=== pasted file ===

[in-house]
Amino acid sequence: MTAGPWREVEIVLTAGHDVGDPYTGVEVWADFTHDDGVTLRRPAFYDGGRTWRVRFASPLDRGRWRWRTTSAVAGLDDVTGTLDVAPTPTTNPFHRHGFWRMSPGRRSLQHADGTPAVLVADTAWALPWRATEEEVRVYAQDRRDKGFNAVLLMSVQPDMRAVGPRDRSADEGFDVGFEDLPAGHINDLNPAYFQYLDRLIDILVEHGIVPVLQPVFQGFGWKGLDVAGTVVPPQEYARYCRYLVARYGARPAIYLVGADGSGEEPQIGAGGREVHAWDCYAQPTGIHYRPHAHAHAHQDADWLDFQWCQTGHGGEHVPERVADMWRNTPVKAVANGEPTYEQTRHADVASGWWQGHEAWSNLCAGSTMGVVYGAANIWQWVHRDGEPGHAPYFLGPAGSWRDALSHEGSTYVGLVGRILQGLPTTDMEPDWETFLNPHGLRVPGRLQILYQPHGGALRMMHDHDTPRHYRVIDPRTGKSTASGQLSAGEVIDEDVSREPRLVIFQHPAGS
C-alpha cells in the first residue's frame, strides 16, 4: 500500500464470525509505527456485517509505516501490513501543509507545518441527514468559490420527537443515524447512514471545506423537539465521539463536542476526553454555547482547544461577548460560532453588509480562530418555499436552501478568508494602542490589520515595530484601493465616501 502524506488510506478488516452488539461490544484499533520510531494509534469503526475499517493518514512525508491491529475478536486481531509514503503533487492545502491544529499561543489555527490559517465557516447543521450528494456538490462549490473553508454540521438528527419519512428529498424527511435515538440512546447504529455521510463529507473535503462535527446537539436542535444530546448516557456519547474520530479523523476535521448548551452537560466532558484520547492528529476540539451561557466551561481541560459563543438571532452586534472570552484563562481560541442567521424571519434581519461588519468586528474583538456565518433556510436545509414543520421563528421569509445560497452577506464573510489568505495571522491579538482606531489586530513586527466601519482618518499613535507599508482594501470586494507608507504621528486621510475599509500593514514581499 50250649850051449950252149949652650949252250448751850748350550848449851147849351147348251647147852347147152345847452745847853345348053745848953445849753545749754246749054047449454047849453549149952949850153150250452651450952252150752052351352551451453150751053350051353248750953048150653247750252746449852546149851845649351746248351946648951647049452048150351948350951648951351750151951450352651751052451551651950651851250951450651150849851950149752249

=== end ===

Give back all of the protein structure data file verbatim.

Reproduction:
[in-house]
Amino acid sequence: MTAGPWREVEIVLTAGHDVGDPYTGVEVWADFTHDDGVTLRRPAFYDGGRTWRVRFASPLDRGRWRWRTTSAVAGLDDVTGTLDVAPTPTTNPFHRHGFWRMSPGRRSLQHADGTPAVLVADTAWALPWRATEEEVRVYAQDRRDKGFNAVLLMSVQPDMRAVGPRDRSADEGFDVGFEDLPAGHINDLNPAYFQYLDRLIDILVEHGIVPVLQPVFQGFGWKGLDVAGTVVPPQEYARYCRYLVARYGARPAIYLVGADGSGEEPQIGAGGREVHAWDCYAQPTGIHYRPHAHAHAHQDADWLDFQWCQTGHGGEHVPERVADMWRNTPVKAVANGEPTYEQTRHADVASGWWQGHEAWSNLCAGSTMGVVYGAANIWQWVHRDGEPGHAPYFLGPAGSWRDALSHEGSTYVGLVGRILQGLPTTDMEPDWETFLNPHGLRVPGRLQILYQPHGGALRMMHDHDTPRHYRVIDPRTGKSTASGQLSAGEVIDEDVSREPRLVIFQHPAGS
C-alpha cells in the first residue's frame, strides 16, 4: 500500500464470525509505527456485517509505516501490513501543509507545518441527514468559490420527537443515524447512514471545506423537539465521539463536542476526553454555547482547544461577548460560532453588509480562530418555499436552501478568508494602542490589520515595530484601493465616501 502524506488510506478488516452488539461490544484499533520510531494509534469503526475499517493518514512525508491491529475478536486481531509514503503533487492545502491544529499561543489555527490559517465557516447543521450528494456538490462549490473553508454540521438528527419519512428529498424527511435515538440512546447504529455521510463529507473535503462535527446537539436542535444530546448516557456519547474520530479523523476535521448548551452537560466532558484520547492528529476540539451561557466551561481541560459563543438571532452586534472570552484563562481560541442567521424571519434581519461588519468586528474583538456565518433556510436545509414543520421563528421569509445560497452577506464573510489568505495571522491579538482606531489586530513586527466601519482618518499613535507599508482594501470586494507608507504621528486621510475599509500593514514581499 50250649850051449950252149949652650949252250448751850748350550848449851147849351147348251647147852347147152345847452745847853345348053745848953445849753545749754246749054047449454047849453549149952949850153150250452651450952252150752052351352551451453150751053350051353248750953048150653247750252746449852546149851845649351746248351946648951647049452048150351948350951648951351750151951450352651751052451551651950651851250951450651150849851950149752249